User-Agent: Mozilla/5.0 (Windows; U; Windows NT 5.1; en-US; rv:1.9b5pre) Gecko/2008032204 Minefield/3.0b5pre Build Identifier: Mozilla/5.0 (Windows; U; Windows NT 5.1; en-US; rv:1.9b5pre) Gecko/2008032204 Minefield/3.0b5pre In the above-cited page, the section (table cell) to the right of the cell containing the legend "Chapters:", at the top, has the words One Two Three Four on two lines, the cardinal numbers in each line separated by ð (ð); or ò (ò); entities, respectively. Since these are enclosed by <span>s having styles specifying to use the Wingdings font, these entities should instead respectively display as Wingdings' hollow right-pointing or hollow down-pointing arrows. ð or ò appear instead, despite style="font-family: Wingdings" imposed on the <span>. It works properly in FF 2.0 if the res\fonts\fontEncoding.properties file is hacked to turn off Adobe encoding, and manually mapping in Wingdings (see http://bachware.com/books/computer%20utilization/Preface.htm#symbol_error), but I can find no analogous hack for FF 3.0β. Opera 9.26 also displays the same behavior (and I've reported that to them). But, MSIE 7 and 8β work correctly, displaying the hollow arrows, and has never needed a hack. Reproducible: Always Steps to Reproduce: 1. Load the above URL into FF 3.0β 2. Look at the Chapters: header, and in cell to its right 3. You will see ðs and òs between the cardinal numbers, instead of the desired hollow Wingdings arrows Actual Results: As in #3, above. Expected Results: Should see the hollow Wingdings arrows, as in MSIE 7 or later.
How popular was the fontEncoding.properties hack? Is fontEncoding.properties support totally gone in Firefox 3, or is the default version of the file just missing? (See bug 310654.)
I was surprised to see any traffic regarding this old-TTF problem. I re-edited all my code that was affected by this withdrawn non-Unicode .TTF support, so the affected portions of my book could continue to be read under FF3, commenting out the old code that cited the fontEncoding.propertiews #Symbol section hack that I don't know how popular was; but without it, one cannot use the old-style non-Unicode .TTF (e.g., Wingdings and Webdings) glyphs directly, as they could be in FF2 and can be in MSIE using their codes from Character Map, say. One must use the &# hack to get them out of the custom-glyph area, and this doesn’t work with Opera and MSIE. I and Stuart Parmenter bandied this issue over & over with developers, but I got tired of wrangling, and gave up. I'll re-post the old code at http://bachware.com/books/computer%20utilization/Preface_old.htm#symbol_error, where the failure to render should still be visible if the Windows machine on which the browser is displaying the URL has the Wingdings and Webdings fonts installed. The problem can also be seen in http://bachware.com/books/computer%20utilization/toc_old.htm. Proceeding to NEXT and then going BACK from each page will load the new versions that do not use the old .TTFs, but instead use graphics of the relevant glyphs, or entities that substitute workably.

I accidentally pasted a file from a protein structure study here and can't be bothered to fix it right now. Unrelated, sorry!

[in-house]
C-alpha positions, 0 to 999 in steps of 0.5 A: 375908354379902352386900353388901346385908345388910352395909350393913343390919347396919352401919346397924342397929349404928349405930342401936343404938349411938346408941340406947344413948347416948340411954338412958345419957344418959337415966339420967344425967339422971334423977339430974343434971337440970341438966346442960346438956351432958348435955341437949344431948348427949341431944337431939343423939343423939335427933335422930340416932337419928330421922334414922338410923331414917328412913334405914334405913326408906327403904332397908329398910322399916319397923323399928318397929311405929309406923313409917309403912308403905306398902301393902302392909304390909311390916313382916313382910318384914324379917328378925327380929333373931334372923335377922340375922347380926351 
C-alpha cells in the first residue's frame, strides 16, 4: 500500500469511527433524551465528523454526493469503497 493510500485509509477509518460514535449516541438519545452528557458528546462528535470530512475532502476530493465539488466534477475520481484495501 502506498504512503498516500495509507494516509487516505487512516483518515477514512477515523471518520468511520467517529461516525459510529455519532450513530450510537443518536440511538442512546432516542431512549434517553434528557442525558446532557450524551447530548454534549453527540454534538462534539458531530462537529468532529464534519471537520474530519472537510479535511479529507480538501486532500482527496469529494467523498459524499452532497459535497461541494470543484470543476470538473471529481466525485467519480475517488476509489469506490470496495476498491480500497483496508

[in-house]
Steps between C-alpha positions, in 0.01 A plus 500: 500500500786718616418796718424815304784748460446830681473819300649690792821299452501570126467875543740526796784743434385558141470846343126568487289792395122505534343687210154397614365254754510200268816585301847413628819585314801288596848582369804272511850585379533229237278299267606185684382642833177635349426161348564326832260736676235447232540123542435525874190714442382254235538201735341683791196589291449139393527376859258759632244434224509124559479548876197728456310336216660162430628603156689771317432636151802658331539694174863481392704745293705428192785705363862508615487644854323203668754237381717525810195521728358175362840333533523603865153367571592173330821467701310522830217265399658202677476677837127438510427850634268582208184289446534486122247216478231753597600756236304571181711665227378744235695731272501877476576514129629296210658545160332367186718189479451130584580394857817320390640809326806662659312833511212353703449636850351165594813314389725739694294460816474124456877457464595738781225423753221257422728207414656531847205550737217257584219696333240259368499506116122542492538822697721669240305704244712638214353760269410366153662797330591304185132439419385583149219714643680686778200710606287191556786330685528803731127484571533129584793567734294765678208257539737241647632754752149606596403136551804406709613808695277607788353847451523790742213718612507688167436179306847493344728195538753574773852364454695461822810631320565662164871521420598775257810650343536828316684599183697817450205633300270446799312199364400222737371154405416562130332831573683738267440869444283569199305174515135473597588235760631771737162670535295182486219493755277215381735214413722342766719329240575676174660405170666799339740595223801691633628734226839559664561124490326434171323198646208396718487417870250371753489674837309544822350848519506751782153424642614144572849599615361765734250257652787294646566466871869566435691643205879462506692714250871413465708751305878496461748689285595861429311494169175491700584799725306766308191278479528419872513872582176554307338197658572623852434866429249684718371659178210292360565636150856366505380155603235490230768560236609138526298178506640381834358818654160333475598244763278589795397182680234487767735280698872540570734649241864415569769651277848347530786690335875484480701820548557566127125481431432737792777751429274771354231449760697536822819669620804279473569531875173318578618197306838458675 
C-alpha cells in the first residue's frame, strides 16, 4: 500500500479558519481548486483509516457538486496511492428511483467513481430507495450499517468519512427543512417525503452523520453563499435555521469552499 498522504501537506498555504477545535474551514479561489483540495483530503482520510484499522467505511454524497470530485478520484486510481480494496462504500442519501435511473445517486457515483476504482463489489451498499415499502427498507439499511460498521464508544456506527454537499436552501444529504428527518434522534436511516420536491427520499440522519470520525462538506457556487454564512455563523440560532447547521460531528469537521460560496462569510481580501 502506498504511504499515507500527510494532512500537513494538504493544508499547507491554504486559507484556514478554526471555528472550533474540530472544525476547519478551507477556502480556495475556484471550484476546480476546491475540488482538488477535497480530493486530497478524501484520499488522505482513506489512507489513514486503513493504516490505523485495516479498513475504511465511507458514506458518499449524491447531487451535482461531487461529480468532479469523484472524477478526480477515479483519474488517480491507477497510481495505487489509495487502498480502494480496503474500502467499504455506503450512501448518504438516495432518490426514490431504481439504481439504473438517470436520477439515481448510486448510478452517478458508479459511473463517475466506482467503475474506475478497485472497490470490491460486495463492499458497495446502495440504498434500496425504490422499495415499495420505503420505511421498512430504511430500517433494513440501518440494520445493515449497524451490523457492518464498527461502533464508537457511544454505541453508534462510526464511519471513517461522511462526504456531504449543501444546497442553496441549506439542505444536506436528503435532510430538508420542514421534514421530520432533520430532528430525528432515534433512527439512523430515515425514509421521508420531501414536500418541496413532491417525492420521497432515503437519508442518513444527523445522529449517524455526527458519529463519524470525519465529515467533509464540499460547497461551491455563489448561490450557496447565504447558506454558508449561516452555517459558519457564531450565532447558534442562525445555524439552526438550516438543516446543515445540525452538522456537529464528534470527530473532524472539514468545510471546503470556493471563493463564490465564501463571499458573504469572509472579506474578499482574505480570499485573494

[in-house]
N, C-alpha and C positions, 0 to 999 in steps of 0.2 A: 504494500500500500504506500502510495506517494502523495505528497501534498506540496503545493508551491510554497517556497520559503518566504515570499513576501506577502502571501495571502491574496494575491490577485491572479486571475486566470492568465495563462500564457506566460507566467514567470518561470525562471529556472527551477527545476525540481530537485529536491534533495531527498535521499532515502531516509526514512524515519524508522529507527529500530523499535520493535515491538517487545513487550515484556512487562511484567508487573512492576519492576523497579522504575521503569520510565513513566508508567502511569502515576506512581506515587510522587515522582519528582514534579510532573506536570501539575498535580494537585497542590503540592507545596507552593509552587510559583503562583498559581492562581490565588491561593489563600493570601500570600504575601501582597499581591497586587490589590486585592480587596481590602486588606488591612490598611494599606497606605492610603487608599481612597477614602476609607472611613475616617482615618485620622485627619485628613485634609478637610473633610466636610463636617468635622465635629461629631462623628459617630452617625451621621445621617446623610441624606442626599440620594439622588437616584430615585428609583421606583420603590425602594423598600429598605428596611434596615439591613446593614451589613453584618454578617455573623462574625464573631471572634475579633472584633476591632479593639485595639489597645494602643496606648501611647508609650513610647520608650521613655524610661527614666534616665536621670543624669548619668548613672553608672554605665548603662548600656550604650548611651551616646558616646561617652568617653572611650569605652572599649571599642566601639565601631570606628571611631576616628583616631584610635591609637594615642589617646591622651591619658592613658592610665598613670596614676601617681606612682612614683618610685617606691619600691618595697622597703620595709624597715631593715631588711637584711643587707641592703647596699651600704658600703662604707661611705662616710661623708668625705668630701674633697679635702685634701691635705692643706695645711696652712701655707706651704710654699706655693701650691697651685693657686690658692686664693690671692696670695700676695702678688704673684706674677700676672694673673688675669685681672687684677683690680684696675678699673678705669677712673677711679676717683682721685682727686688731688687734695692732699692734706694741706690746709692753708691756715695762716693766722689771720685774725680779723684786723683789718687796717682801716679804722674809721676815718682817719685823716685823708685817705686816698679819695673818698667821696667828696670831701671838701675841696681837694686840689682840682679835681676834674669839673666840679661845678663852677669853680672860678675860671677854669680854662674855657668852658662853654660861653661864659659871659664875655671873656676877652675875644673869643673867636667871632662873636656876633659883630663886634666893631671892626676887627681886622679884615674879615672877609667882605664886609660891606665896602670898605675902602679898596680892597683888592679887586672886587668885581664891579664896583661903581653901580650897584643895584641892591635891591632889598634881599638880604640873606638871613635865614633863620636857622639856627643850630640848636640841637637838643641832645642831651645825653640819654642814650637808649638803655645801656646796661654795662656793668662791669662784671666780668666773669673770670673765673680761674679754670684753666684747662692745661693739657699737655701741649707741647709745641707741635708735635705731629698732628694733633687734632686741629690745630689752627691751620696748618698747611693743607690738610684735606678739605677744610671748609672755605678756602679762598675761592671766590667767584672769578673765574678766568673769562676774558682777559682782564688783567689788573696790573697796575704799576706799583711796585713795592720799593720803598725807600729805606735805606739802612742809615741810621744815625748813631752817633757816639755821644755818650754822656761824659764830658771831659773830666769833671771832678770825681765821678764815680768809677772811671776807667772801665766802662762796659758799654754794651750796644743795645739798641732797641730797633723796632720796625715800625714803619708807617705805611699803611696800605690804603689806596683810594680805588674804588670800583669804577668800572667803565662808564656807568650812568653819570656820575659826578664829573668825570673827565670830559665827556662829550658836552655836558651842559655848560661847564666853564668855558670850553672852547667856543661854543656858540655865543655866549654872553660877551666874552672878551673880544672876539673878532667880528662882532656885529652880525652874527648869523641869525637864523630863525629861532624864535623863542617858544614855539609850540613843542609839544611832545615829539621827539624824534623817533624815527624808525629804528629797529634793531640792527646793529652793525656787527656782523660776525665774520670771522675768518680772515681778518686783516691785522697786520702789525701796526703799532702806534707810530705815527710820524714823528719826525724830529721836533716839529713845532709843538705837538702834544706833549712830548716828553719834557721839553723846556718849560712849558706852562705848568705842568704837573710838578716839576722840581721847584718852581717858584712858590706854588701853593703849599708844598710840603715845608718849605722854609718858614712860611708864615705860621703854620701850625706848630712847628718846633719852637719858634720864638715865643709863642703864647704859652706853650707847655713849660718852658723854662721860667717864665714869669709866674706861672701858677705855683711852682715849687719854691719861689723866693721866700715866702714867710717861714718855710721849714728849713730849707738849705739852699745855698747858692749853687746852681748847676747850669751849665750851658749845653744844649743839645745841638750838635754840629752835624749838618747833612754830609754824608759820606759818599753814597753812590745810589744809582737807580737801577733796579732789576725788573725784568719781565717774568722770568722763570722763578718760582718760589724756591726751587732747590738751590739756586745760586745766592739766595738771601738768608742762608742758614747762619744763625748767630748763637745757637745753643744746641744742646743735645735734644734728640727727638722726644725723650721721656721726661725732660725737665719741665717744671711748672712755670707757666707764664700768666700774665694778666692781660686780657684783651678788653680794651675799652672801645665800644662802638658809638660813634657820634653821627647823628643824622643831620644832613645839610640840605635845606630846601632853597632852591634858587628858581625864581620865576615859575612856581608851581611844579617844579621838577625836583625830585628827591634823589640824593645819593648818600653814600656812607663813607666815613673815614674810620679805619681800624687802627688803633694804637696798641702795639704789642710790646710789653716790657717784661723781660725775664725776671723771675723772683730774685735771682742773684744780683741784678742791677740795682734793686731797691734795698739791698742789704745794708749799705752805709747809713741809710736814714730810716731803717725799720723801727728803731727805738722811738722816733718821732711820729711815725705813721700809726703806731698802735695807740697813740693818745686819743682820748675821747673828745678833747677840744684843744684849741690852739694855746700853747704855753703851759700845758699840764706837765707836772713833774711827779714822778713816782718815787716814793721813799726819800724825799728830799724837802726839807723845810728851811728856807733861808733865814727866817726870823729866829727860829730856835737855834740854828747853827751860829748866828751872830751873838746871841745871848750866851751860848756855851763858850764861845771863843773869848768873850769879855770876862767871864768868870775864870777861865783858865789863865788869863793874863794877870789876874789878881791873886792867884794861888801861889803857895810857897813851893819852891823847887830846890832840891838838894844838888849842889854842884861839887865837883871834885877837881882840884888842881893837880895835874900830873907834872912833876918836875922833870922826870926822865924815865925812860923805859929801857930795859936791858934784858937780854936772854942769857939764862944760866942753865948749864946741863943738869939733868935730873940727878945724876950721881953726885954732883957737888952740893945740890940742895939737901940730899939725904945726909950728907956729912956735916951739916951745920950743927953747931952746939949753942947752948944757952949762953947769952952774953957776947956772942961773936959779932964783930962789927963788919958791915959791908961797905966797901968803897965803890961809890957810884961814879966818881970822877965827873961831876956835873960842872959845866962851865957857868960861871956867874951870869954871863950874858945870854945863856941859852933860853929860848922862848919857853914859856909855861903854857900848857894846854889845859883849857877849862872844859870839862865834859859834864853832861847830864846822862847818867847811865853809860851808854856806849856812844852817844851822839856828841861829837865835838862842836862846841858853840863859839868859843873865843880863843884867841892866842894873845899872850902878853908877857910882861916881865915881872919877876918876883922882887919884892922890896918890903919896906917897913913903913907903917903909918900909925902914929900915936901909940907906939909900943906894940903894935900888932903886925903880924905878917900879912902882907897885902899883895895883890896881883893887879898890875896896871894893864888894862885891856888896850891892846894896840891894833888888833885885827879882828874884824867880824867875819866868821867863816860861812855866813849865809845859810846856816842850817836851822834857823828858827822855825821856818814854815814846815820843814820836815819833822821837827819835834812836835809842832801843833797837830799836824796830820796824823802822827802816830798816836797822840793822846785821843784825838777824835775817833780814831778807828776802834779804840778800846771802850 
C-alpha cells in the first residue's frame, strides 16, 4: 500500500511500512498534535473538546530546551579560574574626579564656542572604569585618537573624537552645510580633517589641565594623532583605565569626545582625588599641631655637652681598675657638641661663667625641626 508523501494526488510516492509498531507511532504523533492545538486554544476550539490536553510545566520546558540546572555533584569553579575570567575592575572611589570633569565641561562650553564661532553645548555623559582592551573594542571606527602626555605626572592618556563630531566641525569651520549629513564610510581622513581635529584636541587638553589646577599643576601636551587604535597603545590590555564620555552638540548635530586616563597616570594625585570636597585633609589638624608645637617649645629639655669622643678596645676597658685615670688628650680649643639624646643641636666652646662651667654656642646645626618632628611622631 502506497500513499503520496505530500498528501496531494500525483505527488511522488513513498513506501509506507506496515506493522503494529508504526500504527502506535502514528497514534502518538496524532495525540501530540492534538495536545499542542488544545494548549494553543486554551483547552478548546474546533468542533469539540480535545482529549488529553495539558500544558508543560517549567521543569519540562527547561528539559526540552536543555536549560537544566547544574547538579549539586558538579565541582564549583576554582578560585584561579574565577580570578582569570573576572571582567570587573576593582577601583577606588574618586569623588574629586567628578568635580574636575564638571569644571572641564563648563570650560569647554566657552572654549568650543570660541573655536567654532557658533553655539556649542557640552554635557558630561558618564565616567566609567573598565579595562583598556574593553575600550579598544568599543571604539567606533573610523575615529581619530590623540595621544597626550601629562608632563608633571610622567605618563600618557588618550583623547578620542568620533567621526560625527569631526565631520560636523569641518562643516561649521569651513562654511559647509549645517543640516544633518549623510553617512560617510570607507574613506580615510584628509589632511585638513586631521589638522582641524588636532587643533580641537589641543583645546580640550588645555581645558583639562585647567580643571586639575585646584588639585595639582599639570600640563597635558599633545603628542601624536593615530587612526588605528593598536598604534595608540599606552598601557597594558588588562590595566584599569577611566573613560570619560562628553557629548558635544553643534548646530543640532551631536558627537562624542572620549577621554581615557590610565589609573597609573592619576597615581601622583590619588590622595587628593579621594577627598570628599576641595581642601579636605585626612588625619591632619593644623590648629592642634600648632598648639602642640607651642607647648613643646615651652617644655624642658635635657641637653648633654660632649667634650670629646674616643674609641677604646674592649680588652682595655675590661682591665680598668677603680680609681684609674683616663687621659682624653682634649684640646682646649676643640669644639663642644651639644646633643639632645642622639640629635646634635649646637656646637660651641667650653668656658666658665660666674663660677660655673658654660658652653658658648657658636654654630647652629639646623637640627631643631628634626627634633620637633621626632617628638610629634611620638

Well, if you don't intend to fix this - at least have FF open a dialog window telling the user that it is rendering the page incorrectly. Its damn annoying not to know that what you see on the screen is wrong (and no, the web people don't care about a minority browser)
I agree with Pete, this issue is really annoying... Google "what does j mean" for a sense of how many people still get tripped up by this. I bet the FF devs don't get many emails from MS Outlook users. Outlook autocorrects emoticons into little winging smileys, but those smileys come across as a weird J symbols if you read them in gmail/hotmail/yahoo via Firefox. (FWIW, it's broken in Opera, too... Chrome gets it right, though.)
Well, for about 1 year I've been getting these "J"s in my Thunderbird e-mail, not knowing what the hell they were. I finally asked someone at work what they were doing and they didn't have any clue! So I forwarded them the e-mail and they said it was a smiley...go figure. So then I watched them compose one in Outlook, and it was turning the smiley [ :-) ] into a graphical one. After looking at the source from the e-mail I realized it was substituting character "J" of wingdings, thus the source of my problem. As the previous poster notes, you just have to google "Thunderbird smiley J" or "what is J" or "Thunderbird J"...you get the idea. This is a common issue. Now, I'm sympathetic to not wanting to support this ugly hack by Microsoft to enable graphical smileys, that are actually letters. For one thing, if the message is read in Ascii, it will always be a problem. However, I can't understand why you can't just display the requested font as intended, provided that font is on your system. What's so hard about that? If a font replaces all the Qs with 7s, who am I to say anything? Display the font, end of story. It shouldn't require any special work to be able to display these glyphs, should it?
The FontEncoding.properties hack appears to be gone completely :( though it probably is only a question of finding the right file to edit (since there are other .properties files on the /res/fonts directory. I find this very, very disturbing. (by the way, I am mostly bothered by this bug on thunderbird 3)
I think you mean: "The FontEncoding.properties hack appears to be gone completely L" Just kidding P